It had been a relatively light day in terms of what he had to do. The days had been getting lighter and lighter as of late, leading him to the conclusion that they weren't going to be able to remain here in OC space all that much longer. The crew was getting stir crazy and, if he was honest, so was he. He took a sip of his tea and looked expectantly at the door as it opened and admitted his first guest of the afternoon. He hadn’t bothered checking the list today. Things had been so light and uneventful he couldn’t figure there’d be anyone or anything to deal with that warranted being prepared. As he saw who his guest was, he realized how wrong he was.

Sepandiyar set his cup on the saucer and set the whole thing down on the edge of the huge table. “Commander,” he greeted her flatly.

“Admiral.” She straightened her back and shoulders and moved less awkwardly into the room, towards his table to present herself. “I wanted to clear up a matter. The report you received from Dr Llywd, it was incomplete.”

A sliver of a reaction flashed over his face, but only someone who had worked for him for years would have been able to see it, or his sons who were so good at getting any kind of reaction out of him.

“Was it?” he asked quietly.

“Yes, through no fault of Dr. Llywd’s.” She said, her voice shaking as she moved to draw a slim personal pad from her lining pocket. She looked down at it, her heart driving through her ears as she extended it to him, her hand trembling. “The full account is here. To the best of my recollection, over the years.”

Sepandiyar accepted the PaDD and rather than squint at it too, sent it to the holotable and began to read it quietly while he left her standing there, not offering another word as he quietly made his way through the list. He skimmed more than he read in detail, but the essence of it was obvious. It was a confession, for lack of a better word. A detailed one at that.

He looked away from it finally, over to her and shook his head slowly. “I’m uncertain what it is you’re trying to accomplish,” he said quietly.

She nodded, her voice quiet, pressed through a hotly parched throat. She knew it could end her career, but she couldn’t keep working with all of these bones trailing behind her. “I know I can’t take it back. I can never take it back. I condemn my own actions. I’ve been living two lives, one where I believe in every high moral of starfleet and another, where I excuse myself. I had all the right reasons for doing all the wrong things. The only thing I want to accomplish now is to put it all in the light so I can really recover, Sir.”

Sepandiyar looked at her, then back to the thread of data and read some more, letting a silence fall between them again. Finally, at length, he said. “I commend your crusade for clarity, and healing,” he declared plainly, turning off the feed. He picked up his tea again, “I still do not understand what it is you’re trying to accomplish here. With me,” he said, picking up the cup and taking a sip.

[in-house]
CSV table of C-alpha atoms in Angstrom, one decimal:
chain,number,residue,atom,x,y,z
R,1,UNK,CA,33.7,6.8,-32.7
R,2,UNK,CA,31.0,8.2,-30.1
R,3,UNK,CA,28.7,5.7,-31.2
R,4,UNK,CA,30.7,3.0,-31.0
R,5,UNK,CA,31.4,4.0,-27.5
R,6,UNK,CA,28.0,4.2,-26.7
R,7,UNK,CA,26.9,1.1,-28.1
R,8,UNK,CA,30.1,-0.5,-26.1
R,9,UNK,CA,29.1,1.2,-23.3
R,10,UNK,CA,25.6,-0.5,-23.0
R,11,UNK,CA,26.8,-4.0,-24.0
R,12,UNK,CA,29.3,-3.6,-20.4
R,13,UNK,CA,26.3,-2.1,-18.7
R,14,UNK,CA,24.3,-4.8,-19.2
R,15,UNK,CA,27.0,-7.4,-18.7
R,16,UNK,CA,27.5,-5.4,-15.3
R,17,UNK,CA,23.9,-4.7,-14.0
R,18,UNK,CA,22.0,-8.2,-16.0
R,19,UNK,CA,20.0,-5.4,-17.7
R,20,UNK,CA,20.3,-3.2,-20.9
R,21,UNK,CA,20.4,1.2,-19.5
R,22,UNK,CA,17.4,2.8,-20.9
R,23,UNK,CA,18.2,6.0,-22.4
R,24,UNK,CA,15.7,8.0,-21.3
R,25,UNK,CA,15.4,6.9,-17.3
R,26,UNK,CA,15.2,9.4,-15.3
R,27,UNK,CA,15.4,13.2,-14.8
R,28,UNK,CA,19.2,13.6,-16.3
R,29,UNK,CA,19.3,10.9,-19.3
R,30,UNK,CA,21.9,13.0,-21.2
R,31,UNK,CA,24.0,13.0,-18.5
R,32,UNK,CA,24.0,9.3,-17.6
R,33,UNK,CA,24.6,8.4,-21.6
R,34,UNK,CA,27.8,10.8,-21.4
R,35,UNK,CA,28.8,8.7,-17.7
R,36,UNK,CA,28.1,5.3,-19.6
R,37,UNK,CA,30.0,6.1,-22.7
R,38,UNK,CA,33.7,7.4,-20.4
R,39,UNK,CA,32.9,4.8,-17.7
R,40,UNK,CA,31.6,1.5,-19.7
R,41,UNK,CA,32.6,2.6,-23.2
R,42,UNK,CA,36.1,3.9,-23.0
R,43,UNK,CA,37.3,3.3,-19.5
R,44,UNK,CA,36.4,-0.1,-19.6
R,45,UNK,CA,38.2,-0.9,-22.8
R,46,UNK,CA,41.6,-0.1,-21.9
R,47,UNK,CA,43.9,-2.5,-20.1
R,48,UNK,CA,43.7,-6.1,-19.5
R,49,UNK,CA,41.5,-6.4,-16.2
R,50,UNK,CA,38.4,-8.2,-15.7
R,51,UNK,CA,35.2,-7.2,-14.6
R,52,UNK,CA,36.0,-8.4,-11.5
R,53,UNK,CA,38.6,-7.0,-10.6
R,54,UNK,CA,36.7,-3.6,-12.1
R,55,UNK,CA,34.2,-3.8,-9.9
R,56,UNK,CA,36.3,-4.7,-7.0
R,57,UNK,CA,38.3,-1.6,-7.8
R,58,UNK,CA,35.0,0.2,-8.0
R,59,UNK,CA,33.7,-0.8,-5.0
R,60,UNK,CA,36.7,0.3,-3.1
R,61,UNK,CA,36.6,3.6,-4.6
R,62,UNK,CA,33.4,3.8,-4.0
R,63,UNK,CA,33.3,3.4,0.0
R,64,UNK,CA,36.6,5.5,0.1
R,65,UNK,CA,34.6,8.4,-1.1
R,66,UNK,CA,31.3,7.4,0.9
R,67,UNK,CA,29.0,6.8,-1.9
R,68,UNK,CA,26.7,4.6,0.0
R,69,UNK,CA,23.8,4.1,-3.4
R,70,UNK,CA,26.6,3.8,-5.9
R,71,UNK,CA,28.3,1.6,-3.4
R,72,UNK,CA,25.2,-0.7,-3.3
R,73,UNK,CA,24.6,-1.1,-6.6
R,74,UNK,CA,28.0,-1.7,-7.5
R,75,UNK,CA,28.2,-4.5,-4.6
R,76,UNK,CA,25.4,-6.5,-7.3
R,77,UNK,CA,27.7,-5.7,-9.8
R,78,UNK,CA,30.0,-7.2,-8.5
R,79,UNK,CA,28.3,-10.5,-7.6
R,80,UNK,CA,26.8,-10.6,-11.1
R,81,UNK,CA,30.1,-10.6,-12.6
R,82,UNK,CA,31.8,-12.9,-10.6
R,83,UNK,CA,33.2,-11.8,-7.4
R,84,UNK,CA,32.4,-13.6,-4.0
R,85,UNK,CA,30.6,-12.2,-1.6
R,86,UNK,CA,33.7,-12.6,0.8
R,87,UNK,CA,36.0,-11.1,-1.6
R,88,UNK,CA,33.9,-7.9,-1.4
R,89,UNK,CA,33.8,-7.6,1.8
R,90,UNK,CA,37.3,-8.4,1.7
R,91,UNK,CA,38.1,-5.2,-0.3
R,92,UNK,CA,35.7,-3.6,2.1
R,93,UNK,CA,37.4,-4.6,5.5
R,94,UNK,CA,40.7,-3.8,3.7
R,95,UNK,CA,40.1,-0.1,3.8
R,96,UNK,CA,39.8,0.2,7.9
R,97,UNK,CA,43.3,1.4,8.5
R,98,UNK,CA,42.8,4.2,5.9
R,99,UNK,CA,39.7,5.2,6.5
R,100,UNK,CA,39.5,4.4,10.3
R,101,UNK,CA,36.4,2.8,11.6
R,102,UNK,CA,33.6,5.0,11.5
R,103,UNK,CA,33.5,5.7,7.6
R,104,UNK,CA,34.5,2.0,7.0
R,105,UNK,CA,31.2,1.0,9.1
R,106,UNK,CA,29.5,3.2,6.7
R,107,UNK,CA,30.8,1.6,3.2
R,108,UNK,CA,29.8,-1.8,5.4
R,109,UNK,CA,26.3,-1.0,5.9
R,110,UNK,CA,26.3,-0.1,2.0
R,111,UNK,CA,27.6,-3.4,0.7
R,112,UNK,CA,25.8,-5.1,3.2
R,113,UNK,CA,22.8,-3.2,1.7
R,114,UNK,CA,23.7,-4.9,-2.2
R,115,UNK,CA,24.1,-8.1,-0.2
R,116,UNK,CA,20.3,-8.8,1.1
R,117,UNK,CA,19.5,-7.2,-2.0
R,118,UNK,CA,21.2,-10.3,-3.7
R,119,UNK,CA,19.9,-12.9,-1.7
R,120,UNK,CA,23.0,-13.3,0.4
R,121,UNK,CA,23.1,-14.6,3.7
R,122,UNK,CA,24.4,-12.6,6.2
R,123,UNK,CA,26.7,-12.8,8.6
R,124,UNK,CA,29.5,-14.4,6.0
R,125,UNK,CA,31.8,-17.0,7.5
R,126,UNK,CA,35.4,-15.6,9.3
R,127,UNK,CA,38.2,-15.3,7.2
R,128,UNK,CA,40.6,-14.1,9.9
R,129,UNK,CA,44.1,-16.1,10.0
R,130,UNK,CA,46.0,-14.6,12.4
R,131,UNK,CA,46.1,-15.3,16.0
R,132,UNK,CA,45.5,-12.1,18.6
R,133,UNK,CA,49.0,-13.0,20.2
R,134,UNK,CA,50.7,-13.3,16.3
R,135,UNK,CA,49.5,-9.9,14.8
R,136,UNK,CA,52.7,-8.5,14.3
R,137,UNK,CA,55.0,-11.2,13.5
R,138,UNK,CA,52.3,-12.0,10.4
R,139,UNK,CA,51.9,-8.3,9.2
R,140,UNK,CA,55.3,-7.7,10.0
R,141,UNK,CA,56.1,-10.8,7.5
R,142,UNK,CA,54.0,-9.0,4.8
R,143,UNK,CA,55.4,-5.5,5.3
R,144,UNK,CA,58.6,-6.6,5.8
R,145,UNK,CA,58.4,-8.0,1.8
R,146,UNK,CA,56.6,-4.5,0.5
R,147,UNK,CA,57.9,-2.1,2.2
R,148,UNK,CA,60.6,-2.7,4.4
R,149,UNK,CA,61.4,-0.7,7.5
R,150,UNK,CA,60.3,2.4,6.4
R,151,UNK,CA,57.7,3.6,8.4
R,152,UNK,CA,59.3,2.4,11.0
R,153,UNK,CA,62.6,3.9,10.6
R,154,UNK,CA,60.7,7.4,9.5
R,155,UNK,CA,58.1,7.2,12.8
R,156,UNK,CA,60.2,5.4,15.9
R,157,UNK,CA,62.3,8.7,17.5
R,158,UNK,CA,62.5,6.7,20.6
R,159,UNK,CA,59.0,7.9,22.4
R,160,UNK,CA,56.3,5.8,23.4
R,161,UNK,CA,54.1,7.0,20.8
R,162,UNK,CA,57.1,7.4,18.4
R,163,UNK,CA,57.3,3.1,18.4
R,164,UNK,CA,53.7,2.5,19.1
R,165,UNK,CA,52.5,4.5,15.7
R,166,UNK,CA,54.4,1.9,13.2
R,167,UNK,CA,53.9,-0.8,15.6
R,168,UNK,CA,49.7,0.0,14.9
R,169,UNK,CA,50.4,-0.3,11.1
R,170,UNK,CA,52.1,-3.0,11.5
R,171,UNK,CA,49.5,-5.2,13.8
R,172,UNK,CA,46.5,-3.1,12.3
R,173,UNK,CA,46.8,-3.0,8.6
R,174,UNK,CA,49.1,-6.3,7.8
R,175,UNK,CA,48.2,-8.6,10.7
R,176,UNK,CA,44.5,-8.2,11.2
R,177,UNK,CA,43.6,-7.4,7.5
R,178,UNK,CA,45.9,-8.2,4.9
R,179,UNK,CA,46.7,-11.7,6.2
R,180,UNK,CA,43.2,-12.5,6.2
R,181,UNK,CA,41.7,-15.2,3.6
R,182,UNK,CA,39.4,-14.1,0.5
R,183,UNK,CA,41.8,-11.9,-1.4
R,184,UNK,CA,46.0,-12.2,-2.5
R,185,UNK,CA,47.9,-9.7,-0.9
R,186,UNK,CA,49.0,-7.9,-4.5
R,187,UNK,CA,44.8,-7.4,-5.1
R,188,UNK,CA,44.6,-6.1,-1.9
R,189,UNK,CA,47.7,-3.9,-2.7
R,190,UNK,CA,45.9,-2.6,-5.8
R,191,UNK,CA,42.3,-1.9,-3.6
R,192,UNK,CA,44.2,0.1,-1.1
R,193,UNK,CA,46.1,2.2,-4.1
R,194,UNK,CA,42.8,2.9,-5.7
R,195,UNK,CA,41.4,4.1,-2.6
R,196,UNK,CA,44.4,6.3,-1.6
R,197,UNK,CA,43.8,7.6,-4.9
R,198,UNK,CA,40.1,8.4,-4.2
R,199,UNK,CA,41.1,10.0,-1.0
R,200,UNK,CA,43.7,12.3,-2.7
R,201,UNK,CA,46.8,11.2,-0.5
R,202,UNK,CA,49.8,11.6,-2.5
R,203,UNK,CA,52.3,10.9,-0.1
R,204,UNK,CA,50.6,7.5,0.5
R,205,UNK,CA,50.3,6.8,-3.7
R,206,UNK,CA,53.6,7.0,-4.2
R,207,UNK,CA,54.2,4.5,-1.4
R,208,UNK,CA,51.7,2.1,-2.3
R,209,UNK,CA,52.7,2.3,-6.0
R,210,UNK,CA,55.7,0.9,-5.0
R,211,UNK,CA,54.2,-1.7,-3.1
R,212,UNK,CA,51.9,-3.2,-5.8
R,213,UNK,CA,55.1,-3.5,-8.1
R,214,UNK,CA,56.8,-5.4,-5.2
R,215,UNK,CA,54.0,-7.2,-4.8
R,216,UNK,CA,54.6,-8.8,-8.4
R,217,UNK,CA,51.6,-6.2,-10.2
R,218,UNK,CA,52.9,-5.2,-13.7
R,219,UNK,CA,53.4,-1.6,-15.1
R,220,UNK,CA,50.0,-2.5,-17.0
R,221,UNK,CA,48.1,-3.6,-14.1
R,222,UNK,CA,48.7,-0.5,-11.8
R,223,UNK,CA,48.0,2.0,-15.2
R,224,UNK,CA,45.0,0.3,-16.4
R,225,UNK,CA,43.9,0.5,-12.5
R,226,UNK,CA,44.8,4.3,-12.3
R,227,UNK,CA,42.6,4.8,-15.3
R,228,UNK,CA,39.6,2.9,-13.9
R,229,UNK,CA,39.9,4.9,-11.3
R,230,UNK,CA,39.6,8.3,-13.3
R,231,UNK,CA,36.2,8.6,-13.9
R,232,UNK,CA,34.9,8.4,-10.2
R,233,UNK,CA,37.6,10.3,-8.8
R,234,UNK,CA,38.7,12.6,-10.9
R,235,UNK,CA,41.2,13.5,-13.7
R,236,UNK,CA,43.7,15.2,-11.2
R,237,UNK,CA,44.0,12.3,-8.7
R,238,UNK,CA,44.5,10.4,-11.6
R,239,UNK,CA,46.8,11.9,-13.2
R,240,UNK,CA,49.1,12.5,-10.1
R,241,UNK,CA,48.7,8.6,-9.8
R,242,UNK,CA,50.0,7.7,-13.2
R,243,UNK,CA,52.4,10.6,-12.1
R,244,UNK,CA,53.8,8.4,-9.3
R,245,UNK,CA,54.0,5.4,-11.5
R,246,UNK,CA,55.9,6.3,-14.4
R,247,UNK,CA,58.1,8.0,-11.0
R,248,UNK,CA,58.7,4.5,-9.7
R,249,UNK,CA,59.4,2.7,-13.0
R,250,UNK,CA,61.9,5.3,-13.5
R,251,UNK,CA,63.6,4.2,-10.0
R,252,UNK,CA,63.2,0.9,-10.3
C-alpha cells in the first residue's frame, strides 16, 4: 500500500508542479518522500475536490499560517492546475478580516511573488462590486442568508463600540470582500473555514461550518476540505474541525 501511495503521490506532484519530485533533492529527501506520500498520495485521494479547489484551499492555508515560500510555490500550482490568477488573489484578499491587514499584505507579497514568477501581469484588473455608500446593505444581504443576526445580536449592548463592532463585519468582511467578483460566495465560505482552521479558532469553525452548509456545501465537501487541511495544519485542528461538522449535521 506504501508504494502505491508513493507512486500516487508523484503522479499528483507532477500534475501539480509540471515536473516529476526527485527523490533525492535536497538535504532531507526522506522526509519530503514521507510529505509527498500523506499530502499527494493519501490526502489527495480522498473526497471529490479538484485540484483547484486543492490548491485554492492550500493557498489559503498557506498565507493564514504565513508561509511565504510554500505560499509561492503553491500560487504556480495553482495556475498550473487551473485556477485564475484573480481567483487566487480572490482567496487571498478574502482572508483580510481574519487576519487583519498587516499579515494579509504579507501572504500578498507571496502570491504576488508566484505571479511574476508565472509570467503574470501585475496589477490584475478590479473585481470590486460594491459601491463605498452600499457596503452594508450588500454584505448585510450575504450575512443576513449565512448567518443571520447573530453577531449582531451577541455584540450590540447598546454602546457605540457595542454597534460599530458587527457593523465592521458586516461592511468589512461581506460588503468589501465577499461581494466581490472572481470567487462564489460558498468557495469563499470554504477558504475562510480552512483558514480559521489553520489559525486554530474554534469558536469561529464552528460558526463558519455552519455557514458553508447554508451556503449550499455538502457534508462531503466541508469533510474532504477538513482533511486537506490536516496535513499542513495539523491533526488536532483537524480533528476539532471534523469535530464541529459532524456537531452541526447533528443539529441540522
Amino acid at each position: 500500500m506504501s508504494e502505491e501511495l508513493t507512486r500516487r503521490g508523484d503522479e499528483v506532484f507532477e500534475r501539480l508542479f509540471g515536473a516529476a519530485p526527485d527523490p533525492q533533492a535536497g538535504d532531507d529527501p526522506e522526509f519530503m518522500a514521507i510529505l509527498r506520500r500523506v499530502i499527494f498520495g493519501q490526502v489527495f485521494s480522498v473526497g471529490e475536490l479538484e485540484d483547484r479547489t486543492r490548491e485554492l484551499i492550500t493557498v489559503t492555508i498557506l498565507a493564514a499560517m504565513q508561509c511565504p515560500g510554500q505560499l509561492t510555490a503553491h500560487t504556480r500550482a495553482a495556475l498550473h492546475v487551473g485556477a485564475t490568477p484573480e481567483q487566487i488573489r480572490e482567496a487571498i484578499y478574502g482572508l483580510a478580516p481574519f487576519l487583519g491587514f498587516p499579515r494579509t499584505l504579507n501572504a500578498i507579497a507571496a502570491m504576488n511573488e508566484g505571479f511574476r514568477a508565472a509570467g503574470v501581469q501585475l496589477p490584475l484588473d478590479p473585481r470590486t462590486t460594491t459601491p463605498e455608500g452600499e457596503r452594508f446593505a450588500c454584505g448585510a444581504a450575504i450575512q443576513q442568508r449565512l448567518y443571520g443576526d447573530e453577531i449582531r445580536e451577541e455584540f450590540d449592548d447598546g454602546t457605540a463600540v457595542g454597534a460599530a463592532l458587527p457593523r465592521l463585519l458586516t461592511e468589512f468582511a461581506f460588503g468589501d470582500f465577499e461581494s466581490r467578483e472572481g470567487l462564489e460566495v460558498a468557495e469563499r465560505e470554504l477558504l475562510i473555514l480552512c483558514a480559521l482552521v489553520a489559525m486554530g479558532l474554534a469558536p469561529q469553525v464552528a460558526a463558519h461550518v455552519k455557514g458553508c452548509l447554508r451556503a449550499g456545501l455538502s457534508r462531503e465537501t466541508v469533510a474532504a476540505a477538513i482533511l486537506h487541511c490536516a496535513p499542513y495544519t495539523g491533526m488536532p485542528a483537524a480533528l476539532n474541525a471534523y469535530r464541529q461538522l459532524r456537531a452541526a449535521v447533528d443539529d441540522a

Calliope folded her nervous hands behind her, pressing around the cane and considering. She was dumbstruck that he hadn’t excused her already. She’d done what she had come to do, but he believed there was more. Her eyes seemed to search the pattern in the engineering display as she worked out what she wanted to say, to express what she really wanted. It just seemed like too much to ask in the face of everything she had just confessed to— years of breaking code and practicing dodgy ethics to get the doses she had convinced herself she needed. But if it was a lost cause and she was about to be drummed out of the fleet entirely, what was lost by saying it? “I want to have another chance, Admiral. Another chance to do the job I was called to do here, on Obsidian Command.”

Zavareh just took a sip of tea rather than reply. If he was quite honest with himself, he wasn’t sure how to take this all. Corvus had ignored his list of top candidates, of which Commander Zayne was the number one choice, to bring Commander Zahn clear across the Federation to take this command. While he understood the desire for people to bring in familiar, trusted faces, he still didn’t agree with her decision to do it. Thaddeus was a top contender for the posting, not only by virtue of his skillset and experience but because he had been aboard the starbase when she went into the void and before that had been with Falkirk dealing with the Strategic resources of the entire sector. He was the perfect candidate.

But it was obvious Corvus preferred Zahn. It was obvious that the crew did as well. From what he had been able to gather, Thaddeus was absolutely effective but nowhere near as welcomed in the posting as his predecessor was. He knew from hard-gained experience that efficiency was not nearly as effective as cohesion.

“And you believe your confession negates all that you have done? Both historically and currently?” he asked, setting his tea on the saucer and using that free hand to bring up a new report which he had turned on the display towards her. It was a detailed report from Commander Zayne on the incident on Obsidian III and attached, as a subscript, was a formal complaint from Captain Hawthorne of the Ardeshir regarding his First Officer. He didn’t say anything further, just let her read. Though he did highlight the passage in Hawthorne’s complaint regarding the ’reckless nature of an unstable Officer willing to risk hers and others lives for the chance of redemption. By whatever means necessary’

It was Calliope’s turn to squint. “Sir, that’s untrue.” She was taken aback by the claim. “I didn’t take any of my actions in the interest of redemption. I’m unsure how Captain Hawthorne, or anyone, could claim to know my motives. My only interest was in helping to recover the people I witnessed being abducted.”